Boushie family questions heightened security for court date

By Angela Brown
April 4, 2017 - 4:55pm Updated: April 4, 2017 - 5:30pm

Family members of a man who was shot to death at a farm near Biggar last year are questioning a higher level of security at the local courthouse, where the man accused of shooting Colten Boushie is appearing this week for a preliminary hearing.

Gerald Stanley's, 55, preliminary hearing, which began on Monday, will determine if there is sufficient evidence for the case to go to trial. Stanley was charged with second-degree murder after the Aug. 9, 2016 incident.

Boushie's family members are questioning the level of RCMP security which featured a traffic block on Monday and Tuesday this week. Both lanes of traffic were barricaded Monday, while on Tuesday only the West side of the road was blocked, where the court building is located. There was also several RCMP officers near the baricades and near the front of the courthouse.

The security extended beyond the street — individuals entering the court building were required to pass through a metal detector while security officers checked bags and purses of those entering the courtroom. There were also plain clothed officers present in court.

"I don't think we expected such an over presence," Jade Tootoosis, Boushie's cousin said. "To me it's too much... There is definitely a fine line between over policing and being present," she added. 

While waiting in front of the courthouse she said she could see three or four RCMP officers each standing at opposite ends of the street and across the road.

Inside the court building, Tootooses said she noticed about 10 officers present.

"It doesn't necessarily make me feel safe, but more on-edge, as if I should I be watching myself," Tootoosis added.

"My question is: ‘Why so many, and what is it that they are expecting is going to happen?’"

She added she would like to see police checking in and communicating with the family more. 

"If it's about building relationships and supporting, and protection, we should be consulted (to) work together on this," she said. "It feels like there has been a brief conversation before the [preliminary hearing], and they have been over-present thus far, without looking at what has been going on."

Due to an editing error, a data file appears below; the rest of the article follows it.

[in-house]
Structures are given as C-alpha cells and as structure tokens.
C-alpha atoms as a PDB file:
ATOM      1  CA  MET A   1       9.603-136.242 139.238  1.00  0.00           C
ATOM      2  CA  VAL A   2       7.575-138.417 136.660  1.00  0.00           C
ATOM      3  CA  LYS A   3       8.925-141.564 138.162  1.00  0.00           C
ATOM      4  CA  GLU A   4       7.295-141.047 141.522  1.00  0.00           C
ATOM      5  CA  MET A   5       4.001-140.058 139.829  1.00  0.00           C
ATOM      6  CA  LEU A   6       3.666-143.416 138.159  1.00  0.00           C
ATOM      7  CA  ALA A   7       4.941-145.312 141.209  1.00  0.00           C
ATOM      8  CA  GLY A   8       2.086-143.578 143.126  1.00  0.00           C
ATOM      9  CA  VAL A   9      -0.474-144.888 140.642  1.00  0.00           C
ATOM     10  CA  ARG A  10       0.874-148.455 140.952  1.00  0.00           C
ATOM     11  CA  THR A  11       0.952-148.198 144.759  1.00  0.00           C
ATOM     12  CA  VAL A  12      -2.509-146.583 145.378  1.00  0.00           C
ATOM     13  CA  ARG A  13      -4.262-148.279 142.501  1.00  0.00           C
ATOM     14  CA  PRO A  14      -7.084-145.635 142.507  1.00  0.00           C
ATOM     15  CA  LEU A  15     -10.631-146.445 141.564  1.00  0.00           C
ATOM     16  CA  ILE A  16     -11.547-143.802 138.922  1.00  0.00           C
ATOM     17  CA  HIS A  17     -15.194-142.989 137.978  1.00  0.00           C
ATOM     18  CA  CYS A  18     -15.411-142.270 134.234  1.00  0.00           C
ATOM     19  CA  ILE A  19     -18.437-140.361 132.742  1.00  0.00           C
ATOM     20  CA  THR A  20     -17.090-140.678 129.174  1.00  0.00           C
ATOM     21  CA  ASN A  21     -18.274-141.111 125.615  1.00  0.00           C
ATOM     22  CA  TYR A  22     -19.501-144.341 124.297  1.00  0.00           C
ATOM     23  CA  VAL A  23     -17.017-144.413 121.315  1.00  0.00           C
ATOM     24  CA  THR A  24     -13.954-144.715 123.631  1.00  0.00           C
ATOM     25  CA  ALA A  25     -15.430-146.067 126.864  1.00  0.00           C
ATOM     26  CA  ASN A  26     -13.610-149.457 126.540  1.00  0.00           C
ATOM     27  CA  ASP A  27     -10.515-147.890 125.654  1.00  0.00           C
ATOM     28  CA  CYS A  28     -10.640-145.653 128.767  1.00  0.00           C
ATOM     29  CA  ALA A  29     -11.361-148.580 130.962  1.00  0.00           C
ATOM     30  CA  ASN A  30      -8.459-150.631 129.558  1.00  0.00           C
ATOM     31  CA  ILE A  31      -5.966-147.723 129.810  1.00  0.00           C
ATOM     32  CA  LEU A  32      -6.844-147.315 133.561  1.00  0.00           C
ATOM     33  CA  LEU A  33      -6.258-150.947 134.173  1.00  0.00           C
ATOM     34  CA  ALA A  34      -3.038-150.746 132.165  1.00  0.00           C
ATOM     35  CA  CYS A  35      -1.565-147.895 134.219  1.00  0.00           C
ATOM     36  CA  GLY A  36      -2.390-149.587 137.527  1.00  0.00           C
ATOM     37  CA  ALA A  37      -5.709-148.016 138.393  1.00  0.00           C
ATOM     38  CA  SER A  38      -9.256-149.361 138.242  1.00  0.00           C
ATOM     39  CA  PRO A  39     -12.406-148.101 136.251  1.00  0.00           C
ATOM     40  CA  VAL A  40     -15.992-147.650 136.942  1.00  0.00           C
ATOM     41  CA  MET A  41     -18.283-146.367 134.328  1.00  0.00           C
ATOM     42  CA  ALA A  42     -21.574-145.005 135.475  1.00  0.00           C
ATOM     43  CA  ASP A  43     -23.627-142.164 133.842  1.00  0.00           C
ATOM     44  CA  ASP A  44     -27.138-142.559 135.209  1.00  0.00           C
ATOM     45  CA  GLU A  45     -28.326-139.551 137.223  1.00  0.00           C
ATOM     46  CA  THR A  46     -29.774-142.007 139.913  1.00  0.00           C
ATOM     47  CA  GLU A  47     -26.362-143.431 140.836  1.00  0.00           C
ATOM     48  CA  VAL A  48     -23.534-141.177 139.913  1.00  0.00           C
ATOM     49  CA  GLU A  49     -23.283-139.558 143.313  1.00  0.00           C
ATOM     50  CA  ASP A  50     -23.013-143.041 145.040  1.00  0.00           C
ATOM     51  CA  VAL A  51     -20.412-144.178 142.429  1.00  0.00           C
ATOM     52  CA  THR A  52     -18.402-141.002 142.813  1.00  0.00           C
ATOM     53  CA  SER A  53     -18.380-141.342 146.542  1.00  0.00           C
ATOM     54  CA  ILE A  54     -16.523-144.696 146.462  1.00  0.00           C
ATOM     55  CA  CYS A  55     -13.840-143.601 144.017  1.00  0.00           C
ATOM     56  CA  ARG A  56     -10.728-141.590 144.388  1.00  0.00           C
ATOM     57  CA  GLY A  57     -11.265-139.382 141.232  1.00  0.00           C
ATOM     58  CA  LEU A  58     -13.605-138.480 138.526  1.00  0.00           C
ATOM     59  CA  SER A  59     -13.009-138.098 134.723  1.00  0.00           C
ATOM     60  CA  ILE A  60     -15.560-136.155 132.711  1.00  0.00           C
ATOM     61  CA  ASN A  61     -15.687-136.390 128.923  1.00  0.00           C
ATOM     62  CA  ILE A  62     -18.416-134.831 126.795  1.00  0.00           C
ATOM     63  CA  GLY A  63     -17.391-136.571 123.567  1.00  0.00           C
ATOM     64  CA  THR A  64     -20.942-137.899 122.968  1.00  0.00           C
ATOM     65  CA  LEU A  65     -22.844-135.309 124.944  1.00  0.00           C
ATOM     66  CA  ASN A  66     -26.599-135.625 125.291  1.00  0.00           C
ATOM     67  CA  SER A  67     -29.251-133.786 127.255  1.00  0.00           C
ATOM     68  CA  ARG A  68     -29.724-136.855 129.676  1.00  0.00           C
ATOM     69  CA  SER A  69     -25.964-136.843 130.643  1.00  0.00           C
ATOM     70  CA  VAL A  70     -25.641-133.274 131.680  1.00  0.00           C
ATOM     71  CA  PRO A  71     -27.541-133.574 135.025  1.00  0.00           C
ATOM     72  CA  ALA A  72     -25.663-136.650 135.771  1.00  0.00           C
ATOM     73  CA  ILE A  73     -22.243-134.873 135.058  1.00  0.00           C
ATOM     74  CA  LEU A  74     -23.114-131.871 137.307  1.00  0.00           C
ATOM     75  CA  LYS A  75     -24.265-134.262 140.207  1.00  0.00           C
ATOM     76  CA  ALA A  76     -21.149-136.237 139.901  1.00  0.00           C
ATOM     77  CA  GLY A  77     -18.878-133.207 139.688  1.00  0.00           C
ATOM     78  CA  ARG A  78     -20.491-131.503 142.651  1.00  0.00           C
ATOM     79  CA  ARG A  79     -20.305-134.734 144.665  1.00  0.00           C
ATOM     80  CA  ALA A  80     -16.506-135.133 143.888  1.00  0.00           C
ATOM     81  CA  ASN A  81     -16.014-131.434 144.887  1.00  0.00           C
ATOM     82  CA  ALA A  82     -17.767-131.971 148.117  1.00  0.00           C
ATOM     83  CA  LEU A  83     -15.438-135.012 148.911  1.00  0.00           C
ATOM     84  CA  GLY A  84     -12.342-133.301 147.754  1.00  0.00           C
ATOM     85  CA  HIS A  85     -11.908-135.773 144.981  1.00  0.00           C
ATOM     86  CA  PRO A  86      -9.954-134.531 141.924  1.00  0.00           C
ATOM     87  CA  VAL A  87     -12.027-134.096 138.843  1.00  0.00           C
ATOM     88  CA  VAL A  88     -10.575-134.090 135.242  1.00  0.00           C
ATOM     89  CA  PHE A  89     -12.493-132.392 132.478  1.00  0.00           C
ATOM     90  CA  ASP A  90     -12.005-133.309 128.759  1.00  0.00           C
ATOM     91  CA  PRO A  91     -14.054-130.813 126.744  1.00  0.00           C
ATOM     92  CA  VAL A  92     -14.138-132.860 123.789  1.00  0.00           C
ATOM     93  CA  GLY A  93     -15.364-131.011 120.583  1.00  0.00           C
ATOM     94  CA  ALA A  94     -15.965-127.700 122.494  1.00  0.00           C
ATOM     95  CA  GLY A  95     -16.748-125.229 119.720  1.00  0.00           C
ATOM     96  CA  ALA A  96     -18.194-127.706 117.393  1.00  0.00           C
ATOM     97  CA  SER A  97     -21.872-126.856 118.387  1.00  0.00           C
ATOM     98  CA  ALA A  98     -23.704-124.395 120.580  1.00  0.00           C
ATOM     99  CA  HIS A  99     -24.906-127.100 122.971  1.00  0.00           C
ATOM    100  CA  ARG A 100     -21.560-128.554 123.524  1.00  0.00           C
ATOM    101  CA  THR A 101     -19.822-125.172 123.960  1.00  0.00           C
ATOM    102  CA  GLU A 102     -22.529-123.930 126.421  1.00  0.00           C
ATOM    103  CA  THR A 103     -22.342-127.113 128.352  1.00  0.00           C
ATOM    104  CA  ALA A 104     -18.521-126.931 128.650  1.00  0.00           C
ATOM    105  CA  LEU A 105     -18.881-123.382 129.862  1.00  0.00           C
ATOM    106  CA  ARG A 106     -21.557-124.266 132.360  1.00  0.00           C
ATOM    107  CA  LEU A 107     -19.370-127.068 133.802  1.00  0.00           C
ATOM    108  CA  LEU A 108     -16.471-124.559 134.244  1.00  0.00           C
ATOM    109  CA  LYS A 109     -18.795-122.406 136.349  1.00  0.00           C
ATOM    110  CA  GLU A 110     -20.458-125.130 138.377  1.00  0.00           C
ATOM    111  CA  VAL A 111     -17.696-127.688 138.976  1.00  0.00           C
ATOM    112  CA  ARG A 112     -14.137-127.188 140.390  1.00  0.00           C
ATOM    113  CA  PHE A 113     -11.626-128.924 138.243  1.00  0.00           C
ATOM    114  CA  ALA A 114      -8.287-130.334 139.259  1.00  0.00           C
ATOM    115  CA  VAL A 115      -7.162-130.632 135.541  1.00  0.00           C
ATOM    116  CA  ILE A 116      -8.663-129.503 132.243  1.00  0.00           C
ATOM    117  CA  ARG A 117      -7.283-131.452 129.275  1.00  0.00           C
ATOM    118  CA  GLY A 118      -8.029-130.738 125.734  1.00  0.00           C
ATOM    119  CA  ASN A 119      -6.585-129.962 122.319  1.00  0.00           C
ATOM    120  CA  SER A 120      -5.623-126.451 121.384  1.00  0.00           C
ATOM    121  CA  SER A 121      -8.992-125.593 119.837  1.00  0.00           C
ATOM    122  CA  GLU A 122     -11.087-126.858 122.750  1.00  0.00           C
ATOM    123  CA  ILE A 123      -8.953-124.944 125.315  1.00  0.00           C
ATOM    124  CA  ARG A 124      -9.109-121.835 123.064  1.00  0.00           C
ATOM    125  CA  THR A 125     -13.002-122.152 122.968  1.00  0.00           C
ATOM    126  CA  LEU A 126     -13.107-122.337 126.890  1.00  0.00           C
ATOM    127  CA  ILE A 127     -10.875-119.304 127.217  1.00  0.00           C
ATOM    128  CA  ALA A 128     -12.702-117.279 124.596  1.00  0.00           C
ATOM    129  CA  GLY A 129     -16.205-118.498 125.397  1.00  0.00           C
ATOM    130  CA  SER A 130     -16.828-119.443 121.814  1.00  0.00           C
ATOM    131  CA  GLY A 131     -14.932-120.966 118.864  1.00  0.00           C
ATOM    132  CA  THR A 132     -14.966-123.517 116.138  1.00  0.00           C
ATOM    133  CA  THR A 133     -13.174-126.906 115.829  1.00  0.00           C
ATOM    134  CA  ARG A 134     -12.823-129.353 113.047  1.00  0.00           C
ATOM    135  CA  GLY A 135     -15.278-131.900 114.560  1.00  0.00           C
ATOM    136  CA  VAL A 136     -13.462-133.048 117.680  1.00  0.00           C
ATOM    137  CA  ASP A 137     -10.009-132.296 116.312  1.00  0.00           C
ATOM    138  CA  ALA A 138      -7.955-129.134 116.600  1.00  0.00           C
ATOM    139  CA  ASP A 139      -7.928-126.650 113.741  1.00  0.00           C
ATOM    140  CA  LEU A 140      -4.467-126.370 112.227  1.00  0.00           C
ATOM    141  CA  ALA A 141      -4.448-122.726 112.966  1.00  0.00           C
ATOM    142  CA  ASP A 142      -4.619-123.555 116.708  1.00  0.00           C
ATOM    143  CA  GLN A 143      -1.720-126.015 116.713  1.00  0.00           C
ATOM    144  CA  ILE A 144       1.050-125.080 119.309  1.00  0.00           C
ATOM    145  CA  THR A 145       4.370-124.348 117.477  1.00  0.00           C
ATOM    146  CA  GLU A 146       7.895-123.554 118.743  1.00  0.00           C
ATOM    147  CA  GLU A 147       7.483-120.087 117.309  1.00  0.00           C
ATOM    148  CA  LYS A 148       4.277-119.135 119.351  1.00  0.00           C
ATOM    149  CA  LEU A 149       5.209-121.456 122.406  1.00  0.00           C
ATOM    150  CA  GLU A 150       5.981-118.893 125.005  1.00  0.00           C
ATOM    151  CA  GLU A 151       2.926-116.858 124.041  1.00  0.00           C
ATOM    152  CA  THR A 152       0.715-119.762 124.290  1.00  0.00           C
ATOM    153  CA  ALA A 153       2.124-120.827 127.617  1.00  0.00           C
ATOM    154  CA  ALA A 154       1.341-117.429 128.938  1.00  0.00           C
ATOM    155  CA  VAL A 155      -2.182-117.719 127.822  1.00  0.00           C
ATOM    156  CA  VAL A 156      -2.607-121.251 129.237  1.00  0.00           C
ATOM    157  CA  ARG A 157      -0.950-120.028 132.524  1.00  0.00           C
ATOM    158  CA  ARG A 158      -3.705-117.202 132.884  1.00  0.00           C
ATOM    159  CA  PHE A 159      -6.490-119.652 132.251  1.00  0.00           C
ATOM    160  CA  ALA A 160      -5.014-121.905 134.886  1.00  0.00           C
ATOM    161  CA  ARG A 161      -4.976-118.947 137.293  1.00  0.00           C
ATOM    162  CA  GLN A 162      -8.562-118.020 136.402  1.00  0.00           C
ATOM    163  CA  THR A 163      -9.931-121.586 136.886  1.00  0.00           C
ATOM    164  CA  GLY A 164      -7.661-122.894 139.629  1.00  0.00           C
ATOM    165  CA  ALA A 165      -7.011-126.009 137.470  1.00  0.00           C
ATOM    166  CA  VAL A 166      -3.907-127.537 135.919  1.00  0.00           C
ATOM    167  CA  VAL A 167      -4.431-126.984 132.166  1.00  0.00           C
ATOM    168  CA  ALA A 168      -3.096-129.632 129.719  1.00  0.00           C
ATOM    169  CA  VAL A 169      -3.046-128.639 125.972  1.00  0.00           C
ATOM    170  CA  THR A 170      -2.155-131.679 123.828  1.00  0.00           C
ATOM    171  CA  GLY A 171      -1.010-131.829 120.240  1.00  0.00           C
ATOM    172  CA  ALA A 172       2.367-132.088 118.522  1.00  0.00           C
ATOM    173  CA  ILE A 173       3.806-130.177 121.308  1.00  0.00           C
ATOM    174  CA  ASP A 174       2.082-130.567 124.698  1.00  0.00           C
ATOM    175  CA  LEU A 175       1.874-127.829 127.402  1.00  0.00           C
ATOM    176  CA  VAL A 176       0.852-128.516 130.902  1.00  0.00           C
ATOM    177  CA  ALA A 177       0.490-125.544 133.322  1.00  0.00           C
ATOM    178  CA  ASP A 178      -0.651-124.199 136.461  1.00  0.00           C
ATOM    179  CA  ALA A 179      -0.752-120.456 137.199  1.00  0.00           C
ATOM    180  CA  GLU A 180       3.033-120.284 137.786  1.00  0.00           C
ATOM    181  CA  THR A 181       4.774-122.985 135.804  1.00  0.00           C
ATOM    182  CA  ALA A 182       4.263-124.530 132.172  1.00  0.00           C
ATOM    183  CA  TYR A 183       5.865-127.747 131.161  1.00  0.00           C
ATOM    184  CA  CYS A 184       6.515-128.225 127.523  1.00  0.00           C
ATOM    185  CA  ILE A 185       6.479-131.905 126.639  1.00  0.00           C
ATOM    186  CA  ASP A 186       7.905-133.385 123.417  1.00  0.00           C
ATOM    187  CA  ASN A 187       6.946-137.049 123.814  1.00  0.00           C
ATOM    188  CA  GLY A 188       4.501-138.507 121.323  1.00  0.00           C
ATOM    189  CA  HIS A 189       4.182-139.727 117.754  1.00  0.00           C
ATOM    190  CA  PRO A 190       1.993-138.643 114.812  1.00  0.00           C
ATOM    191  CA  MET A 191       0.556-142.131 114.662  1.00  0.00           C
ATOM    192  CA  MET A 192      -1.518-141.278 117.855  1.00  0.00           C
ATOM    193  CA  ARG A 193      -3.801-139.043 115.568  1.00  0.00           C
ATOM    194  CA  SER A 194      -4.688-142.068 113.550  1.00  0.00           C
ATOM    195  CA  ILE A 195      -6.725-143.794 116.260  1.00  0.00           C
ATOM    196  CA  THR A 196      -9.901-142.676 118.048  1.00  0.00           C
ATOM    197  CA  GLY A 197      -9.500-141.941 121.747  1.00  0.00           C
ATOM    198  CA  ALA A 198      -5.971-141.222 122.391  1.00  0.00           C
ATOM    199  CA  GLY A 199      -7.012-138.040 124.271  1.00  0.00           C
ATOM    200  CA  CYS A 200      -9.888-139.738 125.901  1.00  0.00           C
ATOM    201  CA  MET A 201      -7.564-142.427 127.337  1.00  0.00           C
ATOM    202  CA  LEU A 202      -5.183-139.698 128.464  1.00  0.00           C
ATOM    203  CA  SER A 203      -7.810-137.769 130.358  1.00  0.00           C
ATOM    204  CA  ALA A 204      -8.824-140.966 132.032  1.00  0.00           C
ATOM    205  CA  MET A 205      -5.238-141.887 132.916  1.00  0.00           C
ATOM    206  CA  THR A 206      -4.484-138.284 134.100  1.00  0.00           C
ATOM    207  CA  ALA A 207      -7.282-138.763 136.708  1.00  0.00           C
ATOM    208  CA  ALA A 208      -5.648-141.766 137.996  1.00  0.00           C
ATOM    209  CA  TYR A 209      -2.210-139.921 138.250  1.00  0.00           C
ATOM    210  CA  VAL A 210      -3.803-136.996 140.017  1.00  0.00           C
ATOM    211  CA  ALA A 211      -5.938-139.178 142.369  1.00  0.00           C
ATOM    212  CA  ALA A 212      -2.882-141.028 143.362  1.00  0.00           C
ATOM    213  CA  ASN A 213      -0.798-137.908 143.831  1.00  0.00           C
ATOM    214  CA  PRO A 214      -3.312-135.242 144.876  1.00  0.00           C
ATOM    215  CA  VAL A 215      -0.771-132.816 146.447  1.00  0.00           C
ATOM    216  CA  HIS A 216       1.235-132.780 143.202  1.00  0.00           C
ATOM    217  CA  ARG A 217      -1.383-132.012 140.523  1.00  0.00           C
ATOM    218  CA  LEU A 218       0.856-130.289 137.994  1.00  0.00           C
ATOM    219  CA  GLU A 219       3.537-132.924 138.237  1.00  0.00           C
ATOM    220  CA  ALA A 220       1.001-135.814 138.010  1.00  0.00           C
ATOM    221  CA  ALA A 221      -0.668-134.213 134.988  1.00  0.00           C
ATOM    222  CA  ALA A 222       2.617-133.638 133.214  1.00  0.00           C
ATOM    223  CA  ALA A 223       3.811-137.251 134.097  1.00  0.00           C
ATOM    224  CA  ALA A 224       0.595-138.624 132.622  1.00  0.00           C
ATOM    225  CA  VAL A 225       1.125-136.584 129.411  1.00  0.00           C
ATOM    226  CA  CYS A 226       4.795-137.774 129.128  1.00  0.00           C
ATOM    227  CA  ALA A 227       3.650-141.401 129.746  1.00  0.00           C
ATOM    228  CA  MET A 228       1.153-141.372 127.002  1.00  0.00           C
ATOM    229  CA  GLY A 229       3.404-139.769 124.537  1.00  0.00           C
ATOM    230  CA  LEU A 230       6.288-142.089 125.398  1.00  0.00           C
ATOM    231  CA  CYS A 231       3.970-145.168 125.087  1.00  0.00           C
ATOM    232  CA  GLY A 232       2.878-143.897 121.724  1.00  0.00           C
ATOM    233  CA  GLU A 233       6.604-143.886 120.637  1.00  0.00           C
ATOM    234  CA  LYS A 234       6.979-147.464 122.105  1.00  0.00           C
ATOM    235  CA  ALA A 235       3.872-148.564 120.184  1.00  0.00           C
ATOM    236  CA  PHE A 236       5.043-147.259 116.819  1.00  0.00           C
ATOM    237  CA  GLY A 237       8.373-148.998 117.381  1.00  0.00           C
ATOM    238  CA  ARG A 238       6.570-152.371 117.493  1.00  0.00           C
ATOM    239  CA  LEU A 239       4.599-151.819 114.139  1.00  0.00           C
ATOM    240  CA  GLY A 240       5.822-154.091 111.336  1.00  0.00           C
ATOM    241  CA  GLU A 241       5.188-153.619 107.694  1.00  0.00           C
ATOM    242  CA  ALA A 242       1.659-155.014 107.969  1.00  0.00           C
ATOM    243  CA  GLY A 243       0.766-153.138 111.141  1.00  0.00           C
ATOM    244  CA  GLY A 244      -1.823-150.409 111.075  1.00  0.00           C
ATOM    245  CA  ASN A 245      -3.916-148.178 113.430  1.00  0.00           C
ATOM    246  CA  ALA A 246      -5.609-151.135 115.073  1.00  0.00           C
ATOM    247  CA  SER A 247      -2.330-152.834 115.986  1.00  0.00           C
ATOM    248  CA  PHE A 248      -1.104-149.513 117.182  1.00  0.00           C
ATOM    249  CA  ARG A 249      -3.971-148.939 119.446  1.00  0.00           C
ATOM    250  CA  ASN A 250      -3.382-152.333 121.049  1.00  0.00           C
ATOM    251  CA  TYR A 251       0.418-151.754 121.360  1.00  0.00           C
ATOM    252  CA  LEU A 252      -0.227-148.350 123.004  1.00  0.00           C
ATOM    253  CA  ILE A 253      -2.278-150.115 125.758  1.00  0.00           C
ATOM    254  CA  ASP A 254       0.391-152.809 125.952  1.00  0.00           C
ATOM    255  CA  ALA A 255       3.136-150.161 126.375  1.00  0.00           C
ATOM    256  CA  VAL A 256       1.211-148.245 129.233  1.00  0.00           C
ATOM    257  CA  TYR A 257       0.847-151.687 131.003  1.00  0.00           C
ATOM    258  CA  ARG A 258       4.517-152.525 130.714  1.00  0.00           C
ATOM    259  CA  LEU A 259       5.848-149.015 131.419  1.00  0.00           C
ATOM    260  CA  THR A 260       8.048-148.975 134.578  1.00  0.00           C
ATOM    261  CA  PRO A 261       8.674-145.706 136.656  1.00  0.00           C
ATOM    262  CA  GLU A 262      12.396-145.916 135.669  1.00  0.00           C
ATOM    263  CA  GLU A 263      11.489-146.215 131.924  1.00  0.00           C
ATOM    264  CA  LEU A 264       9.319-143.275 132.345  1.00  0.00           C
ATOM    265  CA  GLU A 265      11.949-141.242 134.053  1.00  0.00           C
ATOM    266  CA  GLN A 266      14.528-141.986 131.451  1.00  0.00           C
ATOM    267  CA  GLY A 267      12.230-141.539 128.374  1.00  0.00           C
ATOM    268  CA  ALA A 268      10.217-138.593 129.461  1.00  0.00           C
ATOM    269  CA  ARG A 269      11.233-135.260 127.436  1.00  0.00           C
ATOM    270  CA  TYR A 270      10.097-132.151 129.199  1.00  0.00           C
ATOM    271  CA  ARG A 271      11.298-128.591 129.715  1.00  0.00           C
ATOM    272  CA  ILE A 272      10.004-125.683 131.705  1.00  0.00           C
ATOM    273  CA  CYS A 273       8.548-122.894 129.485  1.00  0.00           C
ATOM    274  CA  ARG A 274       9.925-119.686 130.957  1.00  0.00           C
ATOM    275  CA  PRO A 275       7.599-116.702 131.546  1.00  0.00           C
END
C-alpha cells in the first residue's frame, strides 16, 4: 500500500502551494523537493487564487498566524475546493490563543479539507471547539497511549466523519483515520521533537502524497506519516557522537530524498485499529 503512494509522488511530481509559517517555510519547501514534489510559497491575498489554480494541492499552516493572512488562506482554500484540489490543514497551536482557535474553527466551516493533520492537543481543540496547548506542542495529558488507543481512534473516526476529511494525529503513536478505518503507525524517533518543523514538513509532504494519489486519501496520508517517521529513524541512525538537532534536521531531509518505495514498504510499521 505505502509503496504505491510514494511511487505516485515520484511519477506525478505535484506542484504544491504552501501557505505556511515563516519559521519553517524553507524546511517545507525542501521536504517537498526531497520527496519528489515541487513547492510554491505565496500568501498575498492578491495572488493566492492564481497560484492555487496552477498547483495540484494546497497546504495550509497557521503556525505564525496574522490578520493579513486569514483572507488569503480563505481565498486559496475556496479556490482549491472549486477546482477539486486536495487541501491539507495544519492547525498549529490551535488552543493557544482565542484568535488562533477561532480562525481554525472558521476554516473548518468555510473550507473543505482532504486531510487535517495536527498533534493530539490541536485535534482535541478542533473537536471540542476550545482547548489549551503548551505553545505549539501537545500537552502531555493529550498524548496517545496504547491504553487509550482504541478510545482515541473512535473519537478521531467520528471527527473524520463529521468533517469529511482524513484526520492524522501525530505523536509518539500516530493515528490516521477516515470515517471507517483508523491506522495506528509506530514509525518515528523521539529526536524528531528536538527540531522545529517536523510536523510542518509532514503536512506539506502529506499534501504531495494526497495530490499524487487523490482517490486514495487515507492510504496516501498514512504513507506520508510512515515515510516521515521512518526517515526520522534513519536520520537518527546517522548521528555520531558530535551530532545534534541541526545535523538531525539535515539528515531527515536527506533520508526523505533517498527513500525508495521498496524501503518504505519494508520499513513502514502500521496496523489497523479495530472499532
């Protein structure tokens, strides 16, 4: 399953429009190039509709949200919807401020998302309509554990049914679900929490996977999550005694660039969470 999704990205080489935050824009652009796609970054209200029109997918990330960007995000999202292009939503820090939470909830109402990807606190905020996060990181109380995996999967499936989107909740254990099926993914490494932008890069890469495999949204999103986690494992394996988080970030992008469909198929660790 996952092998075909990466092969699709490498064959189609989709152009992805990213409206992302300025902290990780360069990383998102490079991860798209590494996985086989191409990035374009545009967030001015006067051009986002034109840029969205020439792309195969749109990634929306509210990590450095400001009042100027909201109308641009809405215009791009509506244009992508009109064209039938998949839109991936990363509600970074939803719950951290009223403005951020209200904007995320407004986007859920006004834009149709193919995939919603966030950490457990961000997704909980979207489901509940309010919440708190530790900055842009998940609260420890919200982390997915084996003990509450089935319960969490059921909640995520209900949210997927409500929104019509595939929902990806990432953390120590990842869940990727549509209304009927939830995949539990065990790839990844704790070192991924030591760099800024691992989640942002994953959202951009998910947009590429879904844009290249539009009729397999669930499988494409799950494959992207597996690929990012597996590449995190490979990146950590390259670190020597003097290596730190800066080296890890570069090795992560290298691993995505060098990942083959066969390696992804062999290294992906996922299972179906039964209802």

The Boushie family's legal counsel Chris Murphy wonders how the heavy police presence and security would impact the community.

"The RCMP is doing their job and want to make sure everybody is safe, but when people are coming into this courthouse and into the parking lots, they have to basically pass a security check point," he said. "I'm concerned the security is sending potentially the wrong message to the community."

Murphy highlighted that while there is a publication ban on the evidence heard at the preliminary hearing, the sight of all the cop cars could have an impact on potential jurors. He added there haven't been any threats which would warrant the level of security. 

"If you are living in the Battlefords and driving past this courthouse, it looks like this block is on lockdown," he said. 

RCMP media relations officer Paul Dederick said while he couldn’t comment on specific cases, he provided a statement regarding RCMP security procedures.

“Public safety is our number one priority. Situations are assessed and resources are deployed accordingly in order to ensure public safety. We then evaluate and adjust those resources as the situation dictates,” he said.

Stanley's hearing is expected to continue on Friday. None of the allegations have been proven in court.


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Editor's Note: As this case is before the courts, commenting is closed. 


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